News 23 Mar 15

North Kosovo Land Row Stalls Post-War Rebuilding

Competing claims from Albanians and Serbs over land in Mitrovica in northern Kosovo have prevented the reconstruction of houses for people seeking to return after the 1990s conflict.

Una Hajdari
BIRN
Pristina

 

The bridge dividing the town of Mitrovica.

Local mayors in the divided town of Mitrovica are to appeal to the Koosvo government to intervene after the four-year dispute over land rights in Kroi i Vitakut, an Albanian-majority neighbourhood in a Serb-dominated area of the municipality, boiled over again in recent weeks.

Competing claims to the land have obstructed the reconstruction of houses for returnees from both communities.

“Houses in Kroi i Vitakut, where Albanians lived before the war, are not being rebuilt because we have had problems from the Serb community. For four years, workers haven’t been able to build the houses,” said Nazmi Ismaili, the head of the North Council, which represents Albanians there.

Last week, a worker operating an excavator at the site was attacked with stones and forced to flee.

This provoked retaliation as Albanians blocked the construction of a collective housing building also being built in the area, funded by the Serbian government for Serb returnees to Mitrovica.

The problems have continued since 2012, when the Ndihmo Edhe Ti (You Can Also Help) fund set up by former Mayor Avni Kastrati collected 1.3 million euro from Kosovo Albanians for the reconstruction of around 200 houses there.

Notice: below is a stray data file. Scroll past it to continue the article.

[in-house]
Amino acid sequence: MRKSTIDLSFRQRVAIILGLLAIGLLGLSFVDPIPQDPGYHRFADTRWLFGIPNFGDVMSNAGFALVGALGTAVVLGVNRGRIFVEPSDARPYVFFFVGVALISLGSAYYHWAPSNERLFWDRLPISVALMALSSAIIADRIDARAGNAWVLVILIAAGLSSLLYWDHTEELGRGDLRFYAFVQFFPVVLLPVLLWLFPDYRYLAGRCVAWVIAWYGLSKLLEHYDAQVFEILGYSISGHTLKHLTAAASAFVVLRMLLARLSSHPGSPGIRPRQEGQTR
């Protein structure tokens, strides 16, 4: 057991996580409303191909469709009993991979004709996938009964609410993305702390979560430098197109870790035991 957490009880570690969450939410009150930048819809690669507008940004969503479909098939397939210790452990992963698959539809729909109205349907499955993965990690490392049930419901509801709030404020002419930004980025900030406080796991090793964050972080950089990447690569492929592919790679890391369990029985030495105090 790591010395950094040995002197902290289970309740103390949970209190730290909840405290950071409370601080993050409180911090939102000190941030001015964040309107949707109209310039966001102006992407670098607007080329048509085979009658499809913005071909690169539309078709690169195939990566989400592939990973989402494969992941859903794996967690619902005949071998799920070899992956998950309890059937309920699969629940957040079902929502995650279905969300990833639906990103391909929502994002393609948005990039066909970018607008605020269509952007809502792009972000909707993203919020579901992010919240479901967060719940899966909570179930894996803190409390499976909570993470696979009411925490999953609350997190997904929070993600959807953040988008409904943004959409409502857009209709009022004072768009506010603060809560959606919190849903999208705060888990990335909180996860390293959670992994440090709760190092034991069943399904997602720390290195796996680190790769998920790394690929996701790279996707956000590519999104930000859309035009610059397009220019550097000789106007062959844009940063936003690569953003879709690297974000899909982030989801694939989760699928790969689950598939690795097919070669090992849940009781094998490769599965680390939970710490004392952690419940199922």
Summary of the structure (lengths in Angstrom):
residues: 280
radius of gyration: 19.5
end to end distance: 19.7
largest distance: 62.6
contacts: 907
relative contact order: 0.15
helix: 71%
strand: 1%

But the Serb representatives in the municipal assembly insist that there isn’t a permit for the construction of those houses.

Kroi i Vitakut is north of the Iber River and is under the jurisdiction of the Serb-majority municipality of North Mitrovica. The south of the town has an Albanian majority. However both insist that they own property on the other side.

Ismaili argued however that no brand-new houses were actually being built.

“These funds are being used to rebuild homes that were damaged during the conflict in the country during the 1990s. These are the houses of people who used to live there, but who were forced to move to the southern part [of Mitrovica] or further away,” he continues.

The mayors of the two municipalities, Goran Rakic of North Mitrovica and Agim Bahtiri of the southern part, met on Friday and decided to form a working group and send their conclusions to the Kosovo government this week, in the hope of finding a solution.

The area has seen continuous tensions since the war and has often been the scene of explosions and clashes between the two communities. Kroi i Vitakut and Tre Rokaqiejt – the two Albanian-inhabited neighborhoods in Serb-dominated North Mitrovica – have been the centre of most of the escalations in the north of the town.

 

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